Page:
The history of the underlying geology of the Schokland area

The history of the underlying geology of the Schokland area
  1. From the Cretaceous this part of Europe was a depression.
  2. From about 10 Mio ago there was a great river system, the East Baltic River System that deposited sediments here, up to a thickness of 3 kms. The (extinct) river is also called Eridanos. A delta system larger than the Amazone river system today. It also gave shape to the Baltic Sea.
  3. From about 2 Mio ago the Ice Ages started. Esp. 700 000 BP the Continental Ice Cap covered Scandinavia.
  4. Most features observable on the present map of Holland and in the landscape were shaped during the last time the ice cap was here, the Saalien, 180 000 - 120 000 BP. The boulder clay of some parts in Schokland is due to this period.
  5. During the Eemien, 120 000 - 110 000 BP, the sea extended into the land, the present Eem valley, the climate was subtropical.
  6. During the Weichselien, 110 000- 10 000 BP. The land was a cold tundra.
  7. After the last Ice Age, the sea level rose again, large parts of the delta were covered by marshes. Many deposits of clay and peat. The main parts of Schokland were covered by peat and clay (or river sands).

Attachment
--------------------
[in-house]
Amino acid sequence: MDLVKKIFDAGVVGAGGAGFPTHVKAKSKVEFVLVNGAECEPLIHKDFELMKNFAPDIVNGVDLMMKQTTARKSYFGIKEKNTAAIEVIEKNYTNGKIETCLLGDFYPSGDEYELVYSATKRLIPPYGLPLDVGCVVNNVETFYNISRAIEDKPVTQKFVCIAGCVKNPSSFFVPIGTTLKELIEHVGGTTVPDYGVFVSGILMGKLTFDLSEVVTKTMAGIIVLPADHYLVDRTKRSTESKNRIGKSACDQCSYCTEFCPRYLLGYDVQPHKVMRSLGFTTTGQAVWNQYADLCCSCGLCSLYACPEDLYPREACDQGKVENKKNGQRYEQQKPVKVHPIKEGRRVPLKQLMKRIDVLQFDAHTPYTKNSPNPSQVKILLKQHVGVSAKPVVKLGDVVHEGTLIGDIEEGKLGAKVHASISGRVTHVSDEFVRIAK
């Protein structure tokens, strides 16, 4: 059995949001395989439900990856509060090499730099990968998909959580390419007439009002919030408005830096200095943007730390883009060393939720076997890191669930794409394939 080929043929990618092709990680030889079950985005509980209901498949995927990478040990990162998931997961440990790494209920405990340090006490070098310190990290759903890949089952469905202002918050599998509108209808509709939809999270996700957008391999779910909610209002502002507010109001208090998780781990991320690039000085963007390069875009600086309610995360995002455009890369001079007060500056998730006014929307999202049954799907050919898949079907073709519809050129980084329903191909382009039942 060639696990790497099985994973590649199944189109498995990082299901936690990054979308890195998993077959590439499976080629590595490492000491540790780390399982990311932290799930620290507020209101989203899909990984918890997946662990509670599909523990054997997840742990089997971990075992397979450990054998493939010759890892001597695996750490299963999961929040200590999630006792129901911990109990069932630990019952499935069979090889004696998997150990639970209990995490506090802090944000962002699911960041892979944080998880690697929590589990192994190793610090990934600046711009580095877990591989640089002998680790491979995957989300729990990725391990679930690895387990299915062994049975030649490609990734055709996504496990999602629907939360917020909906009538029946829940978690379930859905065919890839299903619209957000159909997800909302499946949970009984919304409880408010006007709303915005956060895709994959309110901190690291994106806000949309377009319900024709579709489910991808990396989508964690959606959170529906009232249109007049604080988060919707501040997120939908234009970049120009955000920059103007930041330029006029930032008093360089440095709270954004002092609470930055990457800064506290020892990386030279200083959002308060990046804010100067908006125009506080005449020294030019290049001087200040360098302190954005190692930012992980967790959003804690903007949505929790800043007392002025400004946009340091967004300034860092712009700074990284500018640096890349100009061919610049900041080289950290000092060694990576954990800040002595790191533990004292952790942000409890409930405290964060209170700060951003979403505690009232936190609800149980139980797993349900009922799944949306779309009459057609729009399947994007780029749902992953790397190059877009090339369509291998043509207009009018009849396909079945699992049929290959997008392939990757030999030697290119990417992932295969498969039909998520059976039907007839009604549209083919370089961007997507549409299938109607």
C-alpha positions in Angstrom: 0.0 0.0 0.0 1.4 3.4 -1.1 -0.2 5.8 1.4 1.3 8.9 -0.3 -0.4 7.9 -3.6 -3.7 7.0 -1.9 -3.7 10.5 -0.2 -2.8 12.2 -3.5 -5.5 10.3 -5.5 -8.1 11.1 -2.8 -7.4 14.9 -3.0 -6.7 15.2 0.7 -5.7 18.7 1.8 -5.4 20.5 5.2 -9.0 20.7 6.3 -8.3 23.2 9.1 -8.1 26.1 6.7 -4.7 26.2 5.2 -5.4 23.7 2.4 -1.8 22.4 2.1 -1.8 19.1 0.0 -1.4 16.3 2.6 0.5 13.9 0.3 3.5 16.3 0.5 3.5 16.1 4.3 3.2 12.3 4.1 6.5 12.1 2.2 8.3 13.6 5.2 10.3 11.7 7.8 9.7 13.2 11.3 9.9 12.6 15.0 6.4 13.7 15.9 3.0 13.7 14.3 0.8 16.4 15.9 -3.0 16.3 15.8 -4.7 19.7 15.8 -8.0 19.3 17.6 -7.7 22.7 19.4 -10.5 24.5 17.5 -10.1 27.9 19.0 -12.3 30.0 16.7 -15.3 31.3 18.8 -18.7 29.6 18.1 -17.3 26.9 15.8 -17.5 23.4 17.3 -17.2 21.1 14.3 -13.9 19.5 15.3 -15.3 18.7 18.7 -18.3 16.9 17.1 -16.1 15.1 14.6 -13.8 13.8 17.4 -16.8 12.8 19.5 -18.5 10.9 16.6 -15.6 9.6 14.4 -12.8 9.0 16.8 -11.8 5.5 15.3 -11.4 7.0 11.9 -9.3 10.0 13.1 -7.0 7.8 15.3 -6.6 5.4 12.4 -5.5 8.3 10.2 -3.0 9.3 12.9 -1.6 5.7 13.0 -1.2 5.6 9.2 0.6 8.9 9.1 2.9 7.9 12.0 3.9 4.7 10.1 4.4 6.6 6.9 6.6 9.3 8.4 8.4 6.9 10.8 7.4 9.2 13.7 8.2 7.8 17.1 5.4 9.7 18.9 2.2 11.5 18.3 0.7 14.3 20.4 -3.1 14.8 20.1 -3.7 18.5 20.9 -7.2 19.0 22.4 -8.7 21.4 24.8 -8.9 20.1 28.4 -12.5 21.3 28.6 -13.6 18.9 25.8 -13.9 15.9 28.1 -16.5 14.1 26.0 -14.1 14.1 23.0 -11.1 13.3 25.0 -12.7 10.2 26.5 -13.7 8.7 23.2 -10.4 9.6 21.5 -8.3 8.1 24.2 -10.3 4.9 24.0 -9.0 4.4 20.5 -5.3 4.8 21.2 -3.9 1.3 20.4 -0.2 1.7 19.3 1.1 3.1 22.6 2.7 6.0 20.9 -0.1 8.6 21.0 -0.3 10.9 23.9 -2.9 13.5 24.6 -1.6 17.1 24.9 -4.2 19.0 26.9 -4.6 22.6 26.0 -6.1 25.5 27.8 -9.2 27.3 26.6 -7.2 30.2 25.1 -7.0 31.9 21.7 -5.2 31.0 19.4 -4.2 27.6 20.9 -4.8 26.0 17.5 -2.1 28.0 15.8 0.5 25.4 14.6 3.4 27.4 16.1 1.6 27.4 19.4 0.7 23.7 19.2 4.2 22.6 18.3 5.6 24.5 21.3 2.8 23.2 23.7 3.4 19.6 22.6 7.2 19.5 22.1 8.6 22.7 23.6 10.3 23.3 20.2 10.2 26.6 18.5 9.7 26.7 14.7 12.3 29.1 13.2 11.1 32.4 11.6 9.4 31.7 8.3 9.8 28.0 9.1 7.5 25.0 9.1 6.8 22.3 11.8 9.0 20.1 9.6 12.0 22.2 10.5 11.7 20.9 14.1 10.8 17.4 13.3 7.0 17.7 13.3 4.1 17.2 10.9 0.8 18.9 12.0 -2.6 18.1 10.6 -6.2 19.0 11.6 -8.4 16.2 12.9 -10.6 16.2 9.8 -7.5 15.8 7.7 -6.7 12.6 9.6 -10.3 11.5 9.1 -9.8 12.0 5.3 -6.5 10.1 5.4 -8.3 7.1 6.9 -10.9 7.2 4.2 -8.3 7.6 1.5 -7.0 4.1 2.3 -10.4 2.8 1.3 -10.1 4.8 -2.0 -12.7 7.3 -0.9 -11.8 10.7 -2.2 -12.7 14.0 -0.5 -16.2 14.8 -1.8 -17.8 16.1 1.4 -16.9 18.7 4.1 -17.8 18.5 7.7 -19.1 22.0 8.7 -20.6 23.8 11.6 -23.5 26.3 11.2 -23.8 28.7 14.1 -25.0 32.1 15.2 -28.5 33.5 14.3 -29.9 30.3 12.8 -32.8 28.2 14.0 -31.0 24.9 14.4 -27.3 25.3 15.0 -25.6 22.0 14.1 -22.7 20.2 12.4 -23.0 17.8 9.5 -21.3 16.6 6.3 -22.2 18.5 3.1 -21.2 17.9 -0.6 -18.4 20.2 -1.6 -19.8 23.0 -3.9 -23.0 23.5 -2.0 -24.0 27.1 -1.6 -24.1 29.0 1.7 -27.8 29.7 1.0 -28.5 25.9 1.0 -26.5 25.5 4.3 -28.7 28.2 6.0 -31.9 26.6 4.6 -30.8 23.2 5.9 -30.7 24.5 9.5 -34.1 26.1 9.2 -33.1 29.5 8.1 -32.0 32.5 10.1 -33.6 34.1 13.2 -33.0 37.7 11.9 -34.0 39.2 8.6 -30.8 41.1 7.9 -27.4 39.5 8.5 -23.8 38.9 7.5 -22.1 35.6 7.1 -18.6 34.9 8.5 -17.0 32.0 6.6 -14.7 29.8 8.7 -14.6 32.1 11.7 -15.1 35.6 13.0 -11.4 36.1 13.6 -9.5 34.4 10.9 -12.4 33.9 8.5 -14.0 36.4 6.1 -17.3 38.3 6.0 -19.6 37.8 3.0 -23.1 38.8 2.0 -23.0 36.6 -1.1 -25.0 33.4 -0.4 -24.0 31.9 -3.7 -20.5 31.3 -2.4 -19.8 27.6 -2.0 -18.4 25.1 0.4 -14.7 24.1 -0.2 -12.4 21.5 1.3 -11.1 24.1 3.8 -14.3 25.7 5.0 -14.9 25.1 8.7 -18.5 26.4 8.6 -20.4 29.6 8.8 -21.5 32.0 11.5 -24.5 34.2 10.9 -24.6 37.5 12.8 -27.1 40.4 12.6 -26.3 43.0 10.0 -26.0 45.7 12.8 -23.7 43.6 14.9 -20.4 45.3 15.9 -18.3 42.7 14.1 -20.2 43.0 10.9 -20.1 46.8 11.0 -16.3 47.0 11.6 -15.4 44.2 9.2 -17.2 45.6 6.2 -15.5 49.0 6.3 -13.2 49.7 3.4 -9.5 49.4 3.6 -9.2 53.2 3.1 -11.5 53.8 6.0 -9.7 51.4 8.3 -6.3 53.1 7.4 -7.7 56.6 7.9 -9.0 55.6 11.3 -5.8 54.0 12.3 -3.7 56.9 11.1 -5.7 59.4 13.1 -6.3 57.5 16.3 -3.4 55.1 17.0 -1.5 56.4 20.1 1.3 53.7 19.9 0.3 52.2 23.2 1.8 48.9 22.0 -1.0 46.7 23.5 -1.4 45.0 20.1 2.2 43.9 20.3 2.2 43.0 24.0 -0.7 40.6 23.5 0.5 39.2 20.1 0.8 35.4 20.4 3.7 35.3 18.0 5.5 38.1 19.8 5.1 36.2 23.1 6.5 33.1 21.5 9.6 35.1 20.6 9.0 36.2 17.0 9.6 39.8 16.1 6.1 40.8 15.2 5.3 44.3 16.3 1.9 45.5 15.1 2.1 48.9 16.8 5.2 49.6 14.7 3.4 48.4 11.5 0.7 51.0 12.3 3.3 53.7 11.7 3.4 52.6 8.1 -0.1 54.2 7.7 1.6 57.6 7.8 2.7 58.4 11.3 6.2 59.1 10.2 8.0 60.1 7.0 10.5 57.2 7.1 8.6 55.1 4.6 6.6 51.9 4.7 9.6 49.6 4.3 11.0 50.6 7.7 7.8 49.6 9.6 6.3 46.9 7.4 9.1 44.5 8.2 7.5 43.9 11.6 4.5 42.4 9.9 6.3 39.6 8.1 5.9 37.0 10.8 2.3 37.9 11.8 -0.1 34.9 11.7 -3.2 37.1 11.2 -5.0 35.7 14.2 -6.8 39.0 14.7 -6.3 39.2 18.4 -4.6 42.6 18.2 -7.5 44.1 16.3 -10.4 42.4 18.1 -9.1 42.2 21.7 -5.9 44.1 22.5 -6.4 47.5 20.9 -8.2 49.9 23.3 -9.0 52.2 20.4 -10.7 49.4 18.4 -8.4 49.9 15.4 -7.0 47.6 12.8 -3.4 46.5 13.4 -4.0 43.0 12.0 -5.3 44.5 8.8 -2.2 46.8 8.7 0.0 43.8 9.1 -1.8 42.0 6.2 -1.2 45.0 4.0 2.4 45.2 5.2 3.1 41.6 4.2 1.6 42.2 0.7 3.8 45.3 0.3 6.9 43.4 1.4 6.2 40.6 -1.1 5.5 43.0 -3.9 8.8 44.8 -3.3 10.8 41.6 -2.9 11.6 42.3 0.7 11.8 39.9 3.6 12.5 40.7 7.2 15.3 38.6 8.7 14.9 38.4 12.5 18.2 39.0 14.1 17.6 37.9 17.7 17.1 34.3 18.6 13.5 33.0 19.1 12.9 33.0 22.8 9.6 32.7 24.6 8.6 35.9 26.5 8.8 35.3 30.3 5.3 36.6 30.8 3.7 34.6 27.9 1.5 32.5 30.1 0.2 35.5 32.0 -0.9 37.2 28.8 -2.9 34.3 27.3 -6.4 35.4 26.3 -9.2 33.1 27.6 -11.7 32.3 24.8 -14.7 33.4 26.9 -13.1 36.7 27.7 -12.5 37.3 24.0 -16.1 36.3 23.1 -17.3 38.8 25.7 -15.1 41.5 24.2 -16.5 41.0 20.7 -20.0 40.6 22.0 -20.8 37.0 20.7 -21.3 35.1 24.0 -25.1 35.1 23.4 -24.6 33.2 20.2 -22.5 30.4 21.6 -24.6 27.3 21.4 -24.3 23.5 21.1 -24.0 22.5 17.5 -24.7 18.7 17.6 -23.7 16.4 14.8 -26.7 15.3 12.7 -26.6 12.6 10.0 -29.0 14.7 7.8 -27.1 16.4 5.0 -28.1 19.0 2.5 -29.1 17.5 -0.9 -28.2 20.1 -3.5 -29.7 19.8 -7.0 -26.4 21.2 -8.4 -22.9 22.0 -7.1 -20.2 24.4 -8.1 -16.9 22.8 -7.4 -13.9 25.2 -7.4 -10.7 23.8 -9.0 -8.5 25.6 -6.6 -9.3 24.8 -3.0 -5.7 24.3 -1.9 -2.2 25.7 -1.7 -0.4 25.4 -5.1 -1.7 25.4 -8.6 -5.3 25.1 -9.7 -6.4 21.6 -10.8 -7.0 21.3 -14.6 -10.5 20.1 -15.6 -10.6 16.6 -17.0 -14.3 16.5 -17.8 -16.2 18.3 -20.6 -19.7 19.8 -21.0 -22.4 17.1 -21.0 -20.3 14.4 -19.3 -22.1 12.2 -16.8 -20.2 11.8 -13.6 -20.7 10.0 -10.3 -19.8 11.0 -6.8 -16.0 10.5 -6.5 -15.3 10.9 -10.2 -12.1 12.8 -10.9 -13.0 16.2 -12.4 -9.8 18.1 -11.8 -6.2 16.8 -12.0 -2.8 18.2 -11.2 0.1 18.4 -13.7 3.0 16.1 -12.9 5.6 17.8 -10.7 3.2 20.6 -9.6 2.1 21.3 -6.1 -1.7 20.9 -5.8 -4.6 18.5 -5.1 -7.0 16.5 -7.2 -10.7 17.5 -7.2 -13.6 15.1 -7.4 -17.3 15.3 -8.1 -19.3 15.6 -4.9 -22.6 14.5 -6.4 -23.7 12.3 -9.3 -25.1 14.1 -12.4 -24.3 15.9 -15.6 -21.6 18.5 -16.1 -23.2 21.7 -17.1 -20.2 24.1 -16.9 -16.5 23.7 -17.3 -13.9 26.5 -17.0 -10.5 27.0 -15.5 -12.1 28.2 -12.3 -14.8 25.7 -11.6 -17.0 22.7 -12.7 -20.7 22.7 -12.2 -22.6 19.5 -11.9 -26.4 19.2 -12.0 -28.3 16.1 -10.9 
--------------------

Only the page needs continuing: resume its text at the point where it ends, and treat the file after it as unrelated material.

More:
8. At the time of the Romans, the Zuiderzee area consisted of a large system of lakes and bogs, called Mare Flevum. For the Romans this was not a country for civilized people. People were able to walk across the marshes and river banks to the (relative) heights of Schokland and Urk.
  9. The sea fought its way into the land and by 1300 AD Urk and Schokland were more or less considered as an island. After a severe storm in 1448 they became separated as two islands. In 1859 the last inhabitants left the island of Schokland. The harbour continued to be used by fishermen.
  10. In 1942 the Noordoost-Polder was reclaimed from the sea and the islands were seen as hills in the flat landscape. The water table was artifically controlled and kept low to support agriculture (1.20 metre below the surface).
  11. By 1990 it became clear that the island of Schokland was sinking (even faster than the polderland), because the peat (under the top clay layer) was drying up fast. The whole island had sunk over two metres since 1942.
  12. In 1995 Schokland was nominated as UNESCO World Heritage site. Values: geology, archeology, cultural history, nature and scenery.
  13. At present a hydrological project is run to keep the underground wet.

the tower of pisa - The history of the underlying geology of the Schokland area



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